According to a new study from sociologists at the City University of New York, more than a third of activists in the Occupy movement in New York City had household incomes above $100,000, placing them at the cusp of the top quintile of income distribution in America. Researchers surveyed 729 people who participated in a May 1 rally last year and were involved in the "occupation" of Zuccotti Park in the fall of 2011, and found that they were more affluent, whiter, younger, much more highly educated, and more likely to be male than the average New Yorker.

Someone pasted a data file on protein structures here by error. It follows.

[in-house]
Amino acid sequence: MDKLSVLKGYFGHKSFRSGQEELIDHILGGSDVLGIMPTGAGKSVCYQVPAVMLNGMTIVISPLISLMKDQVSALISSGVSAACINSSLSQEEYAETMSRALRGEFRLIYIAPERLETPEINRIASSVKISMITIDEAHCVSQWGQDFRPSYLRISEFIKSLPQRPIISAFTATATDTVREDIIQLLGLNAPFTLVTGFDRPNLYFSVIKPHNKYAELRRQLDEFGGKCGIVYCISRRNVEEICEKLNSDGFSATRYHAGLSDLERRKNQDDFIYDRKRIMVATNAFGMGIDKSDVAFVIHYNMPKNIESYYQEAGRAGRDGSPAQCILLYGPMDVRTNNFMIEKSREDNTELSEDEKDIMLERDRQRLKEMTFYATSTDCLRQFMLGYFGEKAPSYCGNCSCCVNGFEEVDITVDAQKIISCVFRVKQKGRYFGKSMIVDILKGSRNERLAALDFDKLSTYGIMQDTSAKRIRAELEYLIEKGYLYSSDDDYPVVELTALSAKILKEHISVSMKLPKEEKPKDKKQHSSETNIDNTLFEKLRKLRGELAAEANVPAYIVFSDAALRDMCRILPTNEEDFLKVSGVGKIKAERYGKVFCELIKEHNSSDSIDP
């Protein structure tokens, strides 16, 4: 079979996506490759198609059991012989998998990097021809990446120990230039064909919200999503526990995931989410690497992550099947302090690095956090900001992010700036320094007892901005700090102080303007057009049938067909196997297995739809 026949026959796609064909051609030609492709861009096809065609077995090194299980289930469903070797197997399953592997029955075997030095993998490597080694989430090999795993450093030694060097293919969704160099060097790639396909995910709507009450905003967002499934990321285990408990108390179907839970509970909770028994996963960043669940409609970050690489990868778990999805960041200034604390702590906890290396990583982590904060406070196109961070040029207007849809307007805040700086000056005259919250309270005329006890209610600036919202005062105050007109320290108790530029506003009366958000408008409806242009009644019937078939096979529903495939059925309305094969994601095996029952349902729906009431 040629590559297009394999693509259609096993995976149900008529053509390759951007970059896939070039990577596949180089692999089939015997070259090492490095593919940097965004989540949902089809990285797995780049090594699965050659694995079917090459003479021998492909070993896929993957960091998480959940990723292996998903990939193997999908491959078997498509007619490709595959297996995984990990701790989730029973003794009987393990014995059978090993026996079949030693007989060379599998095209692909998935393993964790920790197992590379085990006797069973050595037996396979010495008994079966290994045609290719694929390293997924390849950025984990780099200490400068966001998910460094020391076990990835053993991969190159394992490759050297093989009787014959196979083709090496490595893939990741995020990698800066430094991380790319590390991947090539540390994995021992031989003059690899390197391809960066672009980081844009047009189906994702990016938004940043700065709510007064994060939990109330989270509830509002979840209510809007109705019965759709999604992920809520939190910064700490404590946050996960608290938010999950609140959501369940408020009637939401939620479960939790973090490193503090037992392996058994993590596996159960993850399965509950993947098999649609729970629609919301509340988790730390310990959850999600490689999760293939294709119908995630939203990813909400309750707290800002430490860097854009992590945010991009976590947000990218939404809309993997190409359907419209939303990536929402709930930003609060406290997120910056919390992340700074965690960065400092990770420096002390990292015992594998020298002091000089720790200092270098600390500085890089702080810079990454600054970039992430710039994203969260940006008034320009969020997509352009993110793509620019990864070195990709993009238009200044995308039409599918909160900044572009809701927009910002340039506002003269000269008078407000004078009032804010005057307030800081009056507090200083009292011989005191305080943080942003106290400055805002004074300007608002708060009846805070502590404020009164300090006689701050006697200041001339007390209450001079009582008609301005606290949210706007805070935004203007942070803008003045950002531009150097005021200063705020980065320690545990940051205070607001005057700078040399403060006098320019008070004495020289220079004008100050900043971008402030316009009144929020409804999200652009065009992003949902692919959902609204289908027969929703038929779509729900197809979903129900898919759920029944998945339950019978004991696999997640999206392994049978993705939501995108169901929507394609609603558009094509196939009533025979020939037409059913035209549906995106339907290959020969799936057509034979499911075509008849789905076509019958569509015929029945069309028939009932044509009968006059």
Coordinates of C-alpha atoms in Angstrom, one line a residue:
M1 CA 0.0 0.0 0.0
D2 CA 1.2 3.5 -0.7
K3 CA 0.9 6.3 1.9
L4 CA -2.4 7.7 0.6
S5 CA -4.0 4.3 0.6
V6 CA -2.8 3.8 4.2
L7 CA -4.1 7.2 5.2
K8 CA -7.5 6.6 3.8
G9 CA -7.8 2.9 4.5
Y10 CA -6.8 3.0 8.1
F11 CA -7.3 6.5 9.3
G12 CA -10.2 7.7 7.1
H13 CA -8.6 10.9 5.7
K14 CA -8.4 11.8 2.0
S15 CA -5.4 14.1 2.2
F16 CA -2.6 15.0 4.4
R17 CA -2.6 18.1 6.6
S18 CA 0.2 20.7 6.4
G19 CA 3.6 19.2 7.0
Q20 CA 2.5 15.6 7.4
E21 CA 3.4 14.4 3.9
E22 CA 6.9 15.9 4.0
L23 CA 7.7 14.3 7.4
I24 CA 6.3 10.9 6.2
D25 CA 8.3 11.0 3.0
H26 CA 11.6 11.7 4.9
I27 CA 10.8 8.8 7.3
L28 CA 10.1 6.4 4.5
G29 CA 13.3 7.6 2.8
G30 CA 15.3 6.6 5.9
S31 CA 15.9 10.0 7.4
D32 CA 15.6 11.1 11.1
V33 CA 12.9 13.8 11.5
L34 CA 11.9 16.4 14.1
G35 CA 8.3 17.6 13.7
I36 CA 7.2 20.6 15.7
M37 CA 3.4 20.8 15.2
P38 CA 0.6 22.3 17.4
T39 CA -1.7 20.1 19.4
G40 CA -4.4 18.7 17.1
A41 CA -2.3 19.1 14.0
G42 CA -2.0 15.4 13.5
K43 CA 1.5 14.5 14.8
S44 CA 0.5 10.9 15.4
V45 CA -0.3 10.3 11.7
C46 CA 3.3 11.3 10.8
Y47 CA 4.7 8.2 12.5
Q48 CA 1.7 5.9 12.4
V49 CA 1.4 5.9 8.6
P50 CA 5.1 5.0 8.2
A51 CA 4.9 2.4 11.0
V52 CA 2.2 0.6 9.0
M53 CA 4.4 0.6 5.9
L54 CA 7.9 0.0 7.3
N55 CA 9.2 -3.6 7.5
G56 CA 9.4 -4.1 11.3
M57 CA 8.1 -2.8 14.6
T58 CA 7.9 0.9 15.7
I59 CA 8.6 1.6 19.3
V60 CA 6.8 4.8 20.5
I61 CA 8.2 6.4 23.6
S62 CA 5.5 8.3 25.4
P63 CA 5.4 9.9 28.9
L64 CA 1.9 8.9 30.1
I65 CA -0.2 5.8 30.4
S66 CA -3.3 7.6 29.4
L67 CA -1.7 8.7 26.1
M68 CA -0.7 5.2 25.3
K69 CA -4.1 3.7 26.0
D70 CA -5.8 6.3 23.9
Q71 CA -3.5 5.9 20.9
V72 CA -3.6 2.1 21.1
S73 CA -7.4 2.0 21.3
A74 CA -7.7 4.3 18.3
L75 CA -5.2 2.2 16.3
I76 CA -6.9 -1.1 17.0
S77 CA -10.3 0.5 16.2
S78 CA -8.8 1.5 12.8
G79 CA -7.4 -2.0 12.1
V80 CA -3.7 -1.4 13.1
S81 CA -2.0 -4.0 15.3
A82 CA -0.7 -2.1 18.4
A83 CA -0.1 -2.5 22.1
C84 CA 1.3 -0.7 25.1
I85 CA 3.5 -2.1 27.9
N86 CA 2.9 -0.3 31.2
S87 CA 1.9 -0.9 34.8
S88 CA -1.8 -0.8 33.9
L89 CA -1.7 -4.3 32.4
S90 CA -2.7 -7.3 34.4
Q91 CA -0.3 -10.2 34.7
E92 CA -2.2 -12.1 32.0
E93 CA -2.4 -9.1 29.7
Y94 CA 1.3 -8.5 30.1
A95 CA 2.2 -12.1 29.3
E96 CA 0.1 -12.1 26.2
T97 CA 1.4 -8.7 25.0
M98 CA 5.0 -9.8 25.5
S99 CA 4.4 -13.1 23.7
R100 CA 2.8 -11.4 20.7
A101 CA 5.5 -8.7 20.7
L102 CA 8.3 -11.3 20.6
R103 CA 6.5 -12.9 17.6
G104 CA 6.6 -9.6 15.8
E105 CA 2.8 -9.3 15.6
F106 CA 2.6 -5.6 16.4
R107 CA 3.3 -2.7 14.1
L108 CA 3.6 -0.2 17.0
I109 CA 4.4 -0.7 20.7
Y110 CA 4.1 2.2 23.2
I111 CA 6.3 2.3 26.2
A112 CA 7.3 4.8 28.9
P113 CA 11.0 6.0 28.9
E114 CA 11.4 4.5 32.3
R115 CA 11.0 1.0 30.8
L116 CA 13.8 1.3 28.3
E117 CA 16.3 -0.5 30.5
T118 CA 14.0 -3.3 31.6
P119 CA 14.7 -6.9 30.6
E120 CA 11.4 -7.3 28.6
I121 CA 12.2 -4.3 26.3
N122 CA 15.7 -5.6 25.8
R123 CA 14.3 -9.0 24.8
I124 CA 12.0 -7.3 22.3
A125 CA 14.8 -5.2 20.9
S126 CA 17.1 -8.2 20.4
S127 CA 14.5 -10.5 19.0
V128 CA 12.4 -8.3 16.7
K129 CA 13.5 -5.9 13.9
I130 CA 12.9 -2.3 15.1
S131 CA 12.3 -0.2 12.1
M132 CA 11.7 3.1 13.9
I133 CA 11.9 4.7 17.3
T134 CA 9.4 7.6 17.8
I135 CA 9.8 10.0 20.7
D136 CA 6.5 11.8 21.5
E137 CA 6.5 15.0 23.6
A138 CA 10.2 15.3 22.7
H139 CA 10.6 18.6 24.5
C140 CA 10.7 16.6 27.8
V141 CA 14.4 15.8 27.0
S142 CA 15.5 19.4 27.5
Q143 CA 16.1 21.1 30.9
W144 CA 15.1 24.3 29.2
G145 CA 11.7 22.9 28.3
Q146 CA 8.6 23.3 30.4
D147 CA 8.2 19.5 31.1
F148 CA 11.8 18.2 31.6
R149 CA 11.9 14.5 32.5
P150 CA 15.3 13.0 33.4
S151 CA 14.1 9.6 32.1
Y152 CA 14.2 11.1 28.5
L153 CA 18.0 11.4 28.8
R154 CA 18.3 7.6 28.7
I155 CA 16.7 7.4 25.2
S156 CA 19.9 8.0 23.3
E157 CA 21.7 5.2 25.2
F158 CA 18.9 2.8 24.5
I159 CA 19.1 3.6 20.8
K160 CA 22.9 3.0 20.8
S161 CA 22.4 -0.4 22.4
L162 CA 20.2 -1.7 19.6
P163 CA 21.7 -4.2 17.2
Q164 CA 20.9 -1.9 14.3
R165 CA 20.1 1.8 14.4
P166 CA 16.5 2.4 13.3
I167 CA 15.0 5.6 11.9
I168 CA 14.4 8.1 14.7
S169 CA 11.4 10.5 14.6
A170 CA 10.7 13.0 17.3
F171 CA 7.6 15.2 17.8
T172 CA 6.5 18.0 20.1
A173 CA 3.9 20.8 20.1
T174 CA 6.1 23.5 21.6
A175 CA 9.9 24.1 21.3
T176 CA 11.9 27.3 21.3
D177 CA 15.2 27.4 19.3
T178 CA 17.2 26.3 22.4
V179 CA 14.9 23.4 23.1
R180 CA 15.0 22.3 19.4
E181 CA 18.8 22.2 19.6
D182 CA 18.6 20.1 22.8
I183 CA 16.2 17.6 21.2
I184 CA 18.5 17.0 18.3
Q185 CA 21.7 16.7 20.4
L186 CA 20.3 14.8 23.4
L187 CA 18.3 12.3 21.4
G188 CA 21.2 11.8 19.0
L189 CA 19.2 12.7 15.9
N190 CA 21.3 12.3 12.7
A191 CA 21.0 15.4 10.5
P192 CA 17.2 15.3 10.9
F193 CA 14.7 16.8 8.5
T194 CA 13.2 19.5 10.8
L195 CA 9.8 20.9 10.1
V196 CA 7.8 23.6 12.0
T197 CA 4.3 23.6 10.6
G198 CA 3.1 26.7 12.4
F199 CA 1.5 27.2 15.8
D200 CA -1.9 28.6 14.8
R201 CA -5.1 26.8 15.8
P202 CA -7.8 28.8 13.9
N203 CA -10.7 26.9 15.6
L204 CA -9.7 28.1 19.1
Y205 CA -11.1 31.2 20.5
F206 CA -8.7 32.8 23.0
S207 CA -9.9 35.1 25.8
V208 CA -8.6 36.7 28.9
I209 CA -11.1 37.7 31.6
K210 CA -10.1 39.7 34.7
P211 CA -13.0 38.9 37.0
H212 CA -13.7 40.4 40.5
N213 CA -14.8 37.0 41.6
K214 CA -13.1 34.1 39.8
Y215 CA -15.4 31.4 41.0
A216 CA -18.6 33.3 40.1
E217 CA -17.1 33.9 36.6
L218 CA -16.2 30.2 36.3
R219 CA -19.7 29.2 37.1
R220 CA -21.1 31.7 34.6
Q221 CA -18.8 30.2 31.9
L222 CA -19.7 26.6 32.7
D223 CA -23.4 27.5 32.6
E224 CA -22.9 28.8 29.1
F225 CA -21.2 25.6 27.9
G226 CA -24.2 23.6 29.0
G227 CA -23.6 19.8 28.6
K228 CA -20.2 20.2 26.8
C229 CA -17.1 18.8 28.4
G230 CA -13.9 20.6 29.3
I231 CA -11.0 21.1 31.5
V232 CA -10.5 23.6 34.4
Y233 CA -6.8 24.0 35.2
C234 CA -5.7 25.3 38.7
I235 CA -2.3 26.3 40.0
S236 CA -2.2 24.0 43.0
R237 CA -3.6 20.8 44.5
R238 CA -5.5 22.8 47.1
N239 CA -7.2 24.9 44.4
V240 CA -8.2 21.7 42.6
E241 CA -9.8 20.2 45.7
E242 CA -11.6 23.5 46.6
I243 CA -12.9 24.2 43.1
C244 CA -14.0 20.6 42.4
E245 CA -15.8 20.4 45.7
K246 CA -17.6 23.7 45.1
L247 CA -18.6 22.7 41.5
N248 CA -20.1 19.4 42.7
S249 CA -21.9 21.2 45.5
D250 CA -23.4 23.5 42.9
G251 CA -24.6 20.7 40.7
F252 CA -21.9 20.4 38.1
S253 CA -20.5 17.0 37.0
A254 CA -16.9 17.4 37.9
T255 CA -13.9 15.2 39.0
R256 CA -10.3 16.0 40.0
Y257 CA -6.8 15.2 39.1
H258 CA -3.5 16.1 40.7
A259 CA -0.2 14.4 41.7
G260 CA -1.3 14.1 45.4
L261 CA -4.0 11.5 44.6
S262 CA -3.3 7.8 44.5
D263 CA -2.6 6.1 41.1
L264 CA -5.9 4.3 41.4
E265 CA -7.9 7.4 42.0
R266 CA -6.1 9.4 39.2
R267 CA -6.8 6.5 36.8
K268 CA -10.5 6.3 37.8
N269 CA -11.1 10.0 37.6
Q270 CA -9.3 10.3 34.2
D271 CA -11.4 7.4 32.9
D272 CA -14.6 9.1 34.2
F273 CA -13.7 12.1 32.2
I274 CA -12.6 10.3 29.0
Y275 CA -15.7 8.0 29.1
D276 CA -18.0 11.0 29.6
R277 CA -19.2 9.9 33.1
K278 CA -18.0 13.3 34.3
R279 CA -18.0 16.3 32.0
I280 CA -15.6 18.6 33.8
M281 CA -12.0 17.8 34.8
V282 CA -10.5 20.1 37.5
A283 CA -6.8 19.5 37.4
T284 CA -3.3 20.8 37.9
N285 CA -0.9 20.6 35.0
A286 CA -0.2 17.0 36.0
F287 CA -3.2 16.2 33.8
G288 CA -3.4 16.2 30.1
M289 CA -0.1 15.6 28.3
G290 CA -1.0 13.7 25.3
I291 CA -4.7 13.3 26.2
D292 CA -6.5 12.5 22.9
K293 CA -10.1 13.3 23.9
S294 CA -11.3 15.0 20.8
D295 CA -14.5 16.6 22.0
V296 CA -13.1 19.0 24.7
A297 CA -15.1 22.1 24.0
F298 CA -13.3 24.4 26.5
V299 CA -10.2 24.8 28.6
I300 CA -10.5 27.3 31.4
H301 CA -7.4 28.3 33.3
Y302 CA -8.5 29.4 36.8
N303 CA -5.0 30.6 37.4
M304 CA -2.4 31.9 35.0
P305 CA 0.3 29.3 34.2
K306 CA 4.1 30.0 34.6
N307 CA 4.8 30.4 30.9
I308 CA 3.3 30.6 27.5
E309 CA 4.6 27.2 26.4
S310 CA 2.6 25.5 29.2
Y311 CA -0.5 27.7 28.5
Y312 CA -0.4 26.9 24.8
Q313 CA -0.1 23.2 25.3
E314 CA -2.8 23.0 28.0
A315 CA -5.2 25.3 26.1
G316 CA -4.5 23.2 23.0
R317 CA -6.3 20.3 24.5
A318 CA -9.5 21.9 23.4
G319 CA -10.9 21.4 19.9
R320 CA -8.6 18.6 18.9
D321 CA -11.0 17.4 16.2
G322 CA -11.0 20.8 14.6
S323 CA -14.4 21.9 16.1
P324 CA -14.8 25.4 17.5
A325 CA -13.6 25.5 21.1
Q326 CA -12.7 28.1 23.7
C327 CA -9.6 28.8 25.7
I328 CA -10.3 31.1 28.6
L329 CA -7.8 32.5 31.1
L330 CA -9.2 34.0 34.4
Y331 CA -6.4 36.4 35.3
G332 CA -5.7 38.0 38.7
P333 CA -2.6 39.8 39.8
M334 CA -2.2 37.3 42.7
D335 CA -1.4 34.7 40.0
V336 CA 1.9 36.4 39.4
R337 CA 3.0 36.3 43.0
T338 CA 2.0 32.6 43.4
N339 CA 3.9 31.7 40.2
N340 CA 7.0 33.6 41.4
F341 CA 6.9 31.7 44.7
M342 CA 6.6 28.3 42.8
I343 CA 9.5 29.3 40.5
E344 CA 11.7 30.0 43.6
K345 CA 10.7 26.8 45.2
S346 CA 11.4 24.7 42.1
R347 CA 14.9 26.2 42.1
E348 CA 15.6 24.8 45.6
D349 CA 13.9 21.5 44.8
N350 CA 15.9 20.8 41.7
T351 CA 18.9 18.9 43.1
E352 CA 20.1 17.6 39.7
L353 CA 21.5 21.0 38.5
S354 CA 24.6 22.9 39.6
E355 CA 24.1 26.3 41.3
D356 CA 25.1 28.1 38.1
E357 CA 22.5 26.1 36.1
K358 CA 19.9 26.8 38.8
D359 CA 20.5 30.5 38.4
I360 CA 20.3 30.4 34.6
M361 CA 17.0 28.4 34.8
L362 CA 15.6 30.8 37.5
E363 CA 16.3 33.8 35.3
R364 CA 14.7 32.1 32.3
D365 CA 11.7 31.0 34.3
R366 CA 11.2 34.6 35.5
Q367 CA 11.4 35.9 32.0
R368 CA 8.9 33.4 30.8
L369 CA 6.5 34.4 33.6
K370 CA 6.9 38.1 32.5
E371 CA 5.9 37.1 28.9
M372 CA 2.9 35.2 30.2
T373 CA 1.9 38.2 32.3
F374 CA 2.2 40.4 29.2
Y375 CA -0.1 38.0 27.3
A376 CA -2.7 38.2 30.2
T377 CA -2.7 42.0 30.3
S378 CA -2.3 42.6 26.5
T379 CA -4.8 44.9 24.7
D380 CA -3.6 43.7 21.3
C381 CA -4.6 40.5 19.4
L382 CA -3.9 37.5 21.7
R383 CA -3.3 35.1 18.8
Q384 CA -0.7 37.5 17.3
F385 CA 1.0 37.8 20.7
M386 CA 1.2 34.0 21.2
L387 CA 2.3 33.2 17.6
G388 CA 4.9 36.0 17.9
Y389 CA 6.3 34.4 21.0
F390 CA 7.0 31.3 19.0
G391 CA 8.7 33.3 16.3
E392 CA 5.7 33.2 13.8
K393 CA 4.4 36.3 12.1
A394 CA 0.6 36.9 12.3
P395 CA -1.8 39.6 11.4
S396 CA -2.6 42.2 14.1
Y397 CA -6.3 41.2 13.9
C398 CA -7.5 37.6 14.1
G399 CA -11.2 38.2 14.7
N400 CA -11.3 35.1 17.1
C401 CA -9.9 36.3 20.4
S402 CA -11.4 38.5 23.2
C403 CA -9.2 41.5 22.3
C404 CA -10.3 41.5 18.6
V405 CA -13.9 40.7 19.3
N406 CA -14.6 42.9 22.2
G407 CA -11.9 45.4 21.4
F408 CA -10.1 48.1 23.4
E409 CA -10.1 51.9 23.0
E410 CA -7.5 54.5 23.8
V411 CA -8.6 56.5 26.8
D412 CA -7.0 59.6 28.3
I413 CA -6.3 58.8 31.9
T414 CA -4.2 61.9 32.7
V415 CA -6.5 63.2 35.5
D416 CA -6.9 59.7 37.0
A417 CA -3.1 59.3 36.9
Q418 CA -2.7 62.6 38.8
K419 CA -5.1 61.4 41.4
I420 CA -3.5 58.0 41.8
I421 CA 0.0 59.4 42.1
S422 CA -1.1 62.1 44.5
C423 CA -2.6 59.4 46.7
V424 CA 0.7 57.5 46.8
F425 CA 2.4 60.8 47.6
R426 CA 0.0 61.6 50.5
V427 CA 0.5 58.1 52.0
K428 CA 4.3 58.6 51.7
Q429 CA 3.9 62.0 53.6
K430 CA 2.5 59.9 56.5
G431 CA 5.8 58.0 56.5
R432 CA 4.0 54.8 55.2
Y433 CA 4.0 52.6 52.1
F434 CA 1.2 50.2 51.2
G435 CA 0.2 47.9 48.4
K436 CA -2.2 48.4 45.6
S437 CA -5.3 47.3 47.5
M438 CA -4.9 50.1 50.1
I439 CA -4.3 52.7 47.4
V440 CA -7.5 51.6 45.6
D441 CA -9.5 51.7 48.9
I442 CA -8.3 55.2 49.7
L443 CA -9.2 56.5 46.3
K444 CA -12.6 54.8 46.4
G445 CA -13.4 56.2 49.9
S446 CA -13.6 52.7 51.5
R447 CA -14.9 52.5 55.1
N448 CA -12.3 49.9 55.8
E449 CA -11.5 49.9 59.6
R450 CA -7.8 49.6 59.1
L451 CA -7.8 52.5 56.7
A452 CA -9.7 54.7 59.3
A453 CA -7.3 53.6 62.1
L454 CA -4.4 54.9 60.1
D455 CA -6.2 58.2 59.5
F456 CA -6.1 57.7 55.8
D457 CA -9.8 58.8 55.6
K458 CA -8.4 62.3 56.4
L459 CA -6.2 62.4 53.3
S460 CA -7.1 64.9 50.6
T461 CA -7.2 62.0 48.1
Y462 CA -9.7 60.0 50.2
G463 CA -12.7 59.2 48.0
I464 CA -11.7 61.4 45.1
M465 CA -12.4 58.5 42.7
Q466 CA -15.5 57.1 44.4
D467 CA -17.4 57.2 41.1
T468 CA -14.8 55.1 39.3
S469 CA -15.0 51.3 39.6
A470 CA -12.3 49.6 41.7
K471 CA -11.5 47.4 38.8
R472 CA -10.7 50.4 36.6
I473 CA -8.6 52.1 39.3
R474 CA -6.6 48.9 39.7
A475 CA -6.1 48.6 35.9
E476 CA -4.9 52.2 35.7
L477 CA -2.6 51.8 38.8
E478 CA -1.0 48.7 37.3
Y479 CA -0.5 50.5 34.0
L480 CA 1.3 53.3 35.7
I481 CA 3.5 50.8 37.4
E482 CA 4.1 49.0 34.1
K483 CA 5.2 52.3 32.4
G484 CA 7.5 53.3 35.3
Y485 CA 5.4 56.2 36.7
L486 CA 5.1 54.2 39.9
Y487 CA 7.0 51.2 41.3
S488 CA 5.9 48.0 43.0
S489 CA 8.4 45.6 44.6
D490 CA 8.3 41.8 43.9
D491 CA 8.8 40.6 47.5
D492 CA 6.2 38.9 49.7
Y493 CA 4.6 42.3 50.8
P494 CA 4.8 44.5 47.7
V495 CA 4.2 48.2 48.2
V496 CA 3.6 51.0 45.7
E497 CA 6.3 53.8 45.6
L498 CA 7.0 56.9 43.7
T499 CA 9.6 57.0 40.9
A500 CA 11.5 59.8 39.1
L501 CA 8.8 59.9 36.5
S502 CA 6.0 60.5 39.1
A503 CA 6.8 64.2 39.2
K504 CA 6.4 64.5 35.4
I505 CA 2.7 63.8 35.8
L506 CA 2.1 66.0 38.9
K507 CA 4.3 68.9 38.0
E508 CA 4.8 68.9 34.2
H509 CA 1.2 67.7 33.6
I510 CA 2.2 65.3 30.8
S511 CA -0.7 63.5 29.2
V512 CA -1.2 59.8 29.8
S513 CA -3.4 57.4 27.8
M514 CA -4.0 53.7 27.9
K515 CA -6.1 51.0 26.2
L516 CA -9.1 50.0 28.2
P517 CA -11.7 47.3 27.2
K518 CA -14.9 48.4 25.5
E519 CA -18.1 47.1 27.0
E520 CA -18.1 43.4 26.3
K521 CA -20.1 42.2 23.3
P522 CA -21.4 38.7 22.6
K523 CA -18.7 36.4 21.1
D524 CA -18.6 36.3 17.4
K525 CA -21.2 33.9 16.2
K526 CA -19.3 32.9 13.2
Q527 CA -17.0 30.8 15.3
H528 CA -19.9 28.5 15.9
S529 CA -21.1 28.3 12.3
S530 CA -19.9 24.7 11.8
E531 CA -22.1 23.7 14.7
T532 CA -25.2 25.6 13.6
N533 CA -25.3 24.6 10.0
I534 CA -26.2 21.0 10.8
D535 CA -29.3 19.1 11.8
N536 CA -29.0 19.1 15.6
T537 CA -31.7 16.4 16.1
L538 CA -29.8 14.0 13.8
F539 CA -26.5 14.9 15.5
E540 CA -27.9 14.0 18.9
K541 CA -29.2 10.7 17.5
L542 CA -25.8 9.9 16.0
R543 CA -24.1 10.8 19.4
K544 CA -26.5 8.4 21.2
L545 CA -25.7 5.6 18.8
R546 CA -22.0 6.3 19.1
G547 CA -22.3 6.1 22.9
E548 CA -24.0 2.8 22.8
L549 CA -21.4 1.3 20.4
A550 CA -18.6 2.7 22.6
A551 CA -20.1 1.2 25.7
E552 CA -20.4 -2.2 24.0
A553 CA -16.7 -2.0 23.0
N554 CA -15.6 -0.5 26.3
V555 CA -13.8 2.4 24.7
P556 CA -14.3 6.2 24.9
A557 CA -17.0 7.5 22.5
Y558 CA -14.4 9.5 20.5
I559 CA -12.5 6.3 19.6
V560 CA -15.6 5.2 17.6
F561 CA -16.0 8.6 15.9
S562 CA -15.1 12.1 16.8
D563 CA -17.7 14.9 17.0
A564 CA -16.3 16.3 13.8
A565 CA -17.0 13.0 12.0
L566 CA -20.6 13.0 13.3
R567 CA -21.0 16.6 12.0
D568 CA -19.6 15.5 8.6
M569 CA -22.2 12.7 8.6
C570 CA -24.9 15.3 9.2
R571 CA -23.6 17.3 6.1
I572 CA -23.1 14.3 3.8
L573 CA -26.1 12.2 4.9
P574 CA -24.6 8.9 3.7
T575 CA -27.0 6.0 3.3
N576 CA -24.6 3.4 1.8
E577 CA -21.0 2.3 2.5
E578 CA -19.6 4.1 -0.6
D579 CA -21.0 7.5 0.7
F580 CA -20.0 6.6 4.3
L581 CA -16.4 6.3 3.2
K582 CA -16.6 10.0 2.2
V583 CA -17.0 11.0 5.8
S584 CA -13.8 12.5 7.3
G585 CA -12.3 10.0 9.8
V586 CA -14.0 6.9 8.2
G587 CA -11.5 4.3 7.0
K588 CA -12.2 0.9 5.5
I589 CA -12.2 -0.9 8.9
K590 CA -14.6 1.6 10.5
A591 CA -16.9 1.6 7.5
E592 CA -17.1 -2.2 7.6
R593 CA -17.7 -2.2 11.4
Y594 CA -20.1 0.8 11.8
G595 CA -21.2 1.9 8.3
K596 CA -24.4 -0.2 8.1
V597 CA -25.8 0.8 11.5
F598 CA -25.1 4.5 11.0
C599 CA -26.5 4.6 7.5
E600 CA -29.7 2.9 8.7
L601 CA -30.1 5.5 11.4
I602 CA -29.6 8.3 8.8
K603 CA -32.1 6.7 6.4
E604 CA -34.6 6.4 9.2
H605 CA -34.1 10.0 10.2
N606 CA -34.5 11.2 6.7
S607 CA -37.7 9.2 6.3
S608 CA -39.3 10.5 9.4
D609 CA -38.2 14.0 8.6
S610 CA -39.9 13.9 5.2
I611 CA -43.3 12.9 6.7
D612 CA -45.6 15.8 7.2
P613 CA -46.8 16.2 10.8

Non-Hispanic whites constituted 62 percent of all respondents, though they make up only 33 percent of New York City residents. While only about a third of Americans hold bachelors' degrees, 76 percent of respondents who had completed their education had a four-year college degree and 39 percent had graduate degrees. Among college graduates, more than a quarter went to top-ranked schools, which might help explain why the majority of graduates under 30 had some student debt. While 10 percent of participants were unemployed, 71 percent were employed in professional occupations. Eight percent were "blue collar."